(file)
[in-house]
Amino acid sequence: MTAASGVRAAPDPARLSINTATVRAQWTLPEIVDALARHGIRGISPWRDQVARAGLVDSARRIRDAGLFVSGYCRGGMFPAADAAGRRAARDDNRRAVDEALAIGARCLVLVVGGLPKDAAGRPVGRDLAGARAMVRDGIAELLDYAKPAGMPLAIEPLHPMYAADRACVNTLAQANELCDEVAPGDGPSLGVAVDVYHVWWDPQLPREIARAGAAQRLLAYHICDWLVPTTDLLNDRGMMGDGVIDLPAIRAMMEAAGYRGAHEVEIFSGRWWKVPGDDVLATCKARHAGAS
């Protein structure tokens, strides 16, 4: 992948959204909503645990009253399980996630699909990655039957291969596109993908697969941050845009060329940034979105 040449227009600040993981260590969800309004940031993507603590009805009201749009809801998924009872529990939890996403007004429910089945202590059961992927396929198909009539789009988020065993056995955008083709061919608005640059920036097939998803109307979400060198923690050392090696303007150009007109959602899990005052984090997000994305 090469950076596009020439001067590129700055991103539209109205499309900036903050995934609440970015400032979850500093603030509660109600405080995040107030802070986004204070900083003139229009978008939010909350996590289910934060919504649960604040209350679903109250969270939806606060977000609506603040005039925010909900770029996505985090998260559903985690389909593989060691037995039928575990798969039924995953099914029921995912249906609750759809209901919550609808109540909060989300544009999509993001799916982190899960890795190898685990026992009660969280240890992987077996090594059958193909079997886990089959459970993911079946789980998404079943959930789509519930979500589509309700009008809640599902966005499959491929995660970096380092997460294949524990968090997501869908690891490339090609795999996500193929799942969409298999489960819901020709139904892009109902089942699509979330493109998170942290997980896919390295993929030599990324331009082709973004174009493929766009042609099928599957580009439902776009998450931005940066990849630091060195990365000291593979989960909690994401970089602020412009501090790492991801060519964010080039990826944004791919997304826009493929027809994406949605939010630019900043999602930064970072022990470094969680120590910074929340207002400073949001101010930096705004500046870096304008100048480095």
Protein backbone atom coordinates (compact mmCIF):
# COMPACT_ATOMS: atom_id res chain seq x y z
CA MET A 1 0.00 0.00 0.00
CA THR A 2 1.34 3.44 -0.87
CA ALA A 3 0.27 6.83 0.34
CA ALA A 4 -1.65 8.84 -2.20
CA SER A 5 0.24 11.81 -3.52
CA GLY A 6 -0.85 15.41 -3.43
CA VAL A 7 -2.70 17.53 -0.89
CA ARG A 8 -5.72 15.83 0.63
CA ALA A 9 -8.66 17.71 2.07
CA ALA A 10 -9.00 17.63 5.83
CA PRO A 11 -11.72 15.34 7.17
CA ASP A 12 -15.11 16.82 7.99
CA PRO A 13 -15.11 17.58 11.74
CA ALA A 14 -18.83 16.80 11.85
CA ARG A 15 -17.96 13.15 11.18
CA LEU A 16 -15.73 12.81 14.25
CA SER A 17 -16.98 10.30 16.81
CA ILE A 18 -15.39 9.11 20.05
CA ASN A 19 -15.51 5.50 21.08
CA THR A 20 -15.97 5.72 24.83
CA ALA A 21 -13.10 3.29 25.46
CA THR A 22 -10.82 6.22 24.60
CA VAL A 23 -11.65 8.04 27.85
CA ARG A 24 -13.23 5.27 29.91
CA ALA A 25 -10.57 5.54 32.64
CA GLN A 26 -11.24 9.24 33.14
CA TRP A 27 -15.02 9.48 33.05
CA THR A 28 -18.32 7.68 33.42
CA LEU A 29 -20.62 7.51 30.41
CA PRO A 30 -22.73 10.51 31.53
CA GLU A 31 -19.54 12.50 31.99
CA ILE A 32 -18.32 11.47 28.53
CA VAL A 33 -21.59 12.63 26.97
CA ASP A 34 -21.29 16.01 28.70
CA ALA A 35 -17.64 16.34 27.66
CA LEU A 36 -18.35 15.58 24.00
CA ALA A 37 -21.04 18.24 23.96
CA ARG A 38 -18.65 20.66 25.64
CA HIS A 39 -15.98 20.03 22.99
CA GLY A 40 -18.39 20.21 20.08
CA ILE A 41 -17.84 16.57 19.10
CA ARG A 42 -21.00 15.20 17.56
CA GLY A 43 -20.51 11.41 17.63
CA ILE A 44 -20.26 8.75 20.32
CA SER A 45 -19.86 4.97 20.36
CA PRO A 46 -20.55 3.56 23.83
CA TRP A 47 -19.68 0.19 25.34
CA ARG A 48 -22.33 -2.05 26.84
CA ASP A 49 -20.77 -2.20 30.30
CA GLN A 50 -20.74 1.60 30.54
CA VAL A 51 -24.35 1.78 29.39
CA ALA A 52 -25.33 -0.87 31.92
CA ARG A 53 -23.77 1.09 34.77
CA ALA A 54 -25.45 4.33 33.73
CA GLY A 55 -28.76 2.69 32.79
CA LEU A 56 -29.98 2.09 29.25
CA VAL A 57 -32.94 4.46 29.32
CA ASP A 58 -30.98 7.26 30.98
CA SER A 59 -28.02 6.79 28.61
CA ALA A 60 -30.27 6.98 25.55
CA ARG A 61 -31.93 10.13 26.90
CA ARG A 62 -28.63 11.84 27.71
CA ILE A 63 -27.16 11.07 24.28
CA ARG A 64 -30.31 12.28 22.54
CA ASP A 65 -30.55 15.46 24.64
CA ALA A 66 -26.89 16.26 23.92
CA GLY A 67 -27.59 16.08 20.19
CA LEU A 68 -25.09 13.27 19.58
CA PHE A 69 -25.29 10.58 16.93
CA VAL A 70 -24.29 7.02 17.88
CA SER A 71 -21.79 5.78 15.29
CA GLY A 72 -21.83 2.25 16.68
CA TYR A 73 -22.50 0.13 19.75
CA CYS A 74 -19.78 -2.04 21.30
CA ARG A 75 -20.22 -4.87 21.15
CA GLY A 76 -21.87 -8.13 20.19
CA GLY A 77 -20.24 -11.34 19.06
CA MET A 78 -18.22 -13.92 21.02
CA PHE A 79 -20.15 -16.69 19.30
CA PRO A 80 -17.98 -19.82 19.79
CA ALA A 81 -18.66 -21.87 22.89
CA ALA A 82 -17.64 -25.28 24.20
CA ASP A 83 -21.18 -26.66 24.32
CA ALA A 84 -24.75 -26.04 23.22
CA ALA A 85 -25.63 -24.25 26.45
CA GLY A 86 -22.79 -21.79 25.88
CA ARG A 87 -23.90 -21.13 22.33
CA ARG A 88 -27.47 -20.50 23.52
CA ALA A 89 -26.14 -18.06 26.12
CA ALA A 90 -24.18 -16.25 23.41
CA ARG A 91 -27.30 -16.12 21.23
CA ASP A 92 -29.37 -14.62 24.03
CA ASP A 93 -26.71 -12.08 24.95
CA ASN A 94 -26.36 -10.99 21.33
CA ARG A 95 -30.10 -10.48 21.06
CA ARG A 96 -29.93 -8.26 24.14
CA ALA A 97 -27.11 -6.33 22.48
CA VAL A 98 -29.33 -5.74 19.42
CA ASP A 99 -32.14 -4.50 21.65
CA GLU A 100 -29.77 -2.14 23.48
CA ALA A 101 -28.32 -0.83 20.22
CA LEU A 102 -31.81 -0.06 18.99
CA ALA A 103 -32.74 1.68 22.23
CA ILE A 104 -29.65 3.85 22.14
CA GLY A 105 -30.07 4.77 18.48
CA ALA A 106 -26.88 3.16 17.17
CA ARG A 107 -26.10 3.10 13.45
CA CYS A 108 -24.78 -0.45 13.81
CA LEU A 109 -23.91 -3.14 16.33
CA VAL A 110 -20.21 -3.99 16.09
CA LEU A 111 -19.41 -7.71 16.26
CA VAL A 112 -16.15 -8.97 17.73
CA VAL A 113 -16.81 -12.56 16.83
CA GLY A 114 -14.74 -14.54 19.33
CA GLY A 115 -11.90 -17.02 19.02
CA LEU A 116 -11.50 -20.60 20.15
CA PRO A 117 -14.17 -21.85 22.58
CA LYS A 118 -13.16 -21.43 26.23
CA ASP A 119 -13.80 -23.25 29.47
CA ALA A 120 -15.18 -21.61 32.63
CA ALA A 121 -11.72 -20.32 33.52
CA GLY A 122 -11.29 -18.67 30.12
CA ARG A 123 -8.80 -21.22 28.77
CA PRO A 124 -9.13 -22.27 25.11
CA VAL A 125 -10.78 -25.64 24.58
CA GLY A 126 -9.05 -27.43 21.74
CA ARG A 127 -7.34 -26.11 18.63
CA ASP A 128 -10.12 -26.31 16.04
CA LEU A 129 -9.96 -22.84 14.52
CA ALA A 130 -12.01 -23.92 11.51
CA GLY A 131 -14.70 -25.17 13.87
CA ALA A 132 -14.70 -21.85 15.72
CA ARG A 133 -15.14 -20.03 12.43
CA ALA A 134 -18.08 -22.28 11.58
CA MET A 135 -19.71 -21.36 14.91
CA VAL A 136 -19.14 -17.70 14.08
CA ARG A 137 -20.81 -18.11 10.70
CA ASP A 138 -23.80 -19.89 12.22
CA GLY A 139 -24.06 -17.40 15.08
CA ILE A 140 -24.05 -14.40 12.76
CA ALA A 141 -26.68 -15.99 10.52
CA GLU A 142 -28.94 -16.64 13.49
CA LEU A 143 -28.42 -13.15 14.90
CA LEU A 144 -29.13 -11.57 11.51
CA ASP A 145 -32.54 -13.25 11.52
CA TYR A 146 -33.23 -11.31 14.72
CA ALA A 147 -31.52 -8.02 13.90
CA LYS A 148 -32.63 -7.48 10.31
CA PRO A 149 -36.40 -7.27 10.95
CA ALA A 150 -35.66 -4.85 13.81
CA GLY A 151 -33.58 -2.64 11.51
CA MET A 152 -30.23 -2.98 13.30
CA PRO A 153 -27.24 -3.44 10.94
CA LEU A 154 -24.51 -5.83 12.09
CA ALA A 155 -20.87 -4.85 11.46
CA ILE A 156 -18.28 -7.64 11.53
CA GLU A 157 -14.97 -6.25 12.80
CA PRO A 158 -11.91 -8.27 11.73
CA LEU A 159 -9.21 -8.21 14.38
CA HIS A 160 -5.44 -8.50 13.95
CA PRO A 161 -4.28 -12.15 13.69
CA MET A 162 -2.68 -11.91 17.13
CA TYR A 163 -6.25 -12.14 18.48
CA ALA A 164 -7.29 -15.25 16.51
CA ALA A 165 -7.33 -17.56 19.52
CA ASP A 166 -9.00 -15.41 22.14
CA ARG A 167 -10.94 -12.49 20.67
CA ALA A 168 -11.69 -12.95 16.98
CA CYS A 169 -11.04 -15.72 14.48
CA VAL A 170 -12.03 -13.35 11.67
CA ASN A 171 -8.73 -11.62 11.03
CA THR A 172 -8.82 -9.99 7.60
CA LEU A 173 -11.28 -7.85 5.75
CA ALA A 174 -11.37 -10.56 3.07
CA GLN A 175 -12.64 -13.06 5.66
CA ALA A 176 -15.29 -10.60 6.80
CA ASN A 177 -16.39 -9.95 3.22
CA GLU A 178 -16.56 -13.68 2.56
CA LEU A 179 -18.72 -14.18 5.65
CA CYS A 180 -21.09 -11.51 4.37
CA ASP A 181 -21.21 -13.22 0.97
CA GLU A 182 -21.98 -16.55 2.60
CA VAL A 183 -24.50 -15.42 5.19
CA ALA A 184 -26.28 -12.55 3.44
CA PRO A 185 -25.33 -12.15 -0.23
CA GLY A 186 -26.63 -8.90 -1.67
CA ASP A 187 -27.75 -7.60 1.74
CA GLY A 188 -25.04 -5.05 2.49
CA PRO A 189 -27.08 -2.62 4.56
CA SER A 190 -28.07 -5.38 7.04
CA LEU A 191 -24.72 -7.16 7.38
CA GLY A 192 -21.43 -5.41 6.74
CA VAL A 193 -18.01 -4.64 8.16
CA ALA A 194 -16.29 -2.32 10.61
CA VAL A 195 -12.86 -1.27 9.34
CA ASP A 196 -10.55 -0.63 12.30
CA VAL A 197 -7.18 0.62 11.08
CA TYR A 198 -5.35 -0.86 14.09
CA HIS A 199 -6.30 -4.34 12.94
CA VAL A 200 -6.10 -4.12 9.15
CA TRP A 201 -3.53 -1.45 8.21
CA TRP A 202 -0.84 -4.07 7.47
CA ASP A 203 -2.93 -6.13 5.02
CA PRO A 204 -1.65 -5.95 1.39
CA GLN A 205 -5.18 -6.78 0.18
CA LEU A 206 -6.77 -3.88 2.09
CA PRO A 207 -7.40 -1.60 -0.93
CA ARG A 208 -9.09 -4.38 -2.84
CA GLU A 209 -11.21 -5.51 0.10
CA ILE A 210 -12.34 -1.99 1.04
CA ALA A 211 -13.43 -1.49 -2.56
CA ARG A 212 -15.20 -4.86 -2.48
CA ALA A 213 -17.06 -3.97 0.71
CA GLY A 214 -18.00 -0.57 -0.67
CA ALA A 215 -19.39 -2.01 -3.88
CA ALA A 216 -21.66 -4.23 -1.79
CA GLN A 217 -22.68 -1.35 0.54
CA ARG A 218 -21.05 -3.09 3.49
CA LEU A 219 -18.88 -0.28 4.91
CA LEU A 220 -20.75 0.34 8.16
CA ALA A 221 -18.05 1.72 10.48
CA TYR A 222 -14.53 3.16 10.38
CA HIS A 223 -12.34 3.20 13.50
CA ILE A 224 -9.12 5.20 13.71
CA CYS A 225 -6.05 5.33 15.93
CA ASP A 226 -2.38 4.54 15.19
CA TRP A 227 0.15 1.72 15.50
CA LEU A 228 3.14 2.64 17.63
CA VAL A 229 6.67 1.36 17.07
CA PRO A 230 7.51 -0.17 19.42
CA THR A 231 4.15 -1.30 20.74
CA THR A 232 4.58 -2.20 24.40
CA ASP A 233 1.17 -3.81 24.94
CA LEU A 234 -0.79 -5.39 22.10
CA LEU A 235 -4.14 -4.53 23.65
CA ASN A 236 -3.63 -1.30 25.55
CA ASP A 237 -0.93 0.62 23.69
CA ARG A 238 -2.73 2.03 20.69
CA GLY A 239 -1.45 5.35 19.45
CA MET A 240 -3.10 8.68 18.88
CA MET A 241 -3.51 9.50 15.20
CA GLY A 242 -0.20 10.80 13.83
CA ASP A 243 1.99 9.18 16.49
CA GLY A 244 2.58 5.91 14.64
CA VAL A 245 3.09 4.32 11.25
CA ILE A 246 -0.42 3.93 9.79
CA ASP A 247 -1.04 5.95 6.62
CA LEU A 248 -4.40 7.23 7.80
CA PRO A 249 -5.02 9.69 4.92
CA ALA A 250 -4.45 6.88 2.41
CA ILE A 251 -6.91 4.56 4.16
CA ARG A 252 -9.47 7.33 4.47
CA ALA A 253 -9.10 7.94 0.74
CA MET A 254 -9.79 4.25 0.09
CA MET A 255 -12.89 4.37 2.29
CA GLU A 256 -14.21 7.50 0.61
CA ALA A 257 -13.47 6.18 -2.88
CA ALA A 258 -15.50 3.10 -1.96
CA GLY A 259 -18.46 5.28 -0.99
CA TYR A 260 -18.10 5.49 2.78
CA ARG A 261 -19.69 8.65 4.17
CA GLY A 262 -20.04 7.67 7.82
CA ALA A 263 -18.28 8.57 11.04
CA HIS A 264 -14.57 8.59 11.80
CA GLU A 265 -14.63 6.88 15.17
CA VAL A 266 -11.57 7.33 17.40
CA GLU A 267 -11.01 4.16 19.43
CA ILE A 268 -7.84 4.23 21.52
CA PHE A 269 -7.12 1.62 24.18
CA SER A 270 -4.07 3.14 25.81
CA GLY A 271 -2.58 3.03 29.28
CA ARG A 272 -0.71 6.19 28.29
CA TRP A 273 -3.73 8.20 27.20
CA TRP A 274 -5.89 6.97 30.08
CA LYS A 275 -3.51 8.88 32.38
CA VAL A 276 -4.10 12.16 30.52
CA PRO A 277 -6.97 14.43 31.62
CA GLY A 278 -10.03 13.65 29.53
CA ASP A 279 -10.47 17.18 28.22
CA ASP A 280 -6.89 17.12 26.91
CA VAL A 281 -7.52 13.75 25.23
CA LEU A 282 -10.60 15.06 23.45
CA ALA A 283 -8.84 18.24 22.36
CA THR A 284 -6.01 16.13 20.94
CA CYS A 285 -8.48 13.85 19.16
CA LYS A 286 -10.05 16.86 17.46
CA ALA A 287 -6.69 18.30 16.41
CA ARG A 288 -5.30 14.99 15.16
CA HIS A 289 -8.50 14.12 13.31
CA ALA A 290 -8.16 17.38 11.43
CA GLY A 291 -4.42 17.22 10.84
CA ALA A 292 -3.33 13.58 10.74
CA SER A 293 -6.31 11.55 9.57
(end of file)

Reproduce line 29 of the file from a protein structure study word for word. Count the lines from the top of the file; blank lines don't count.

CA ARG A 24 -13.23 5.27 29.91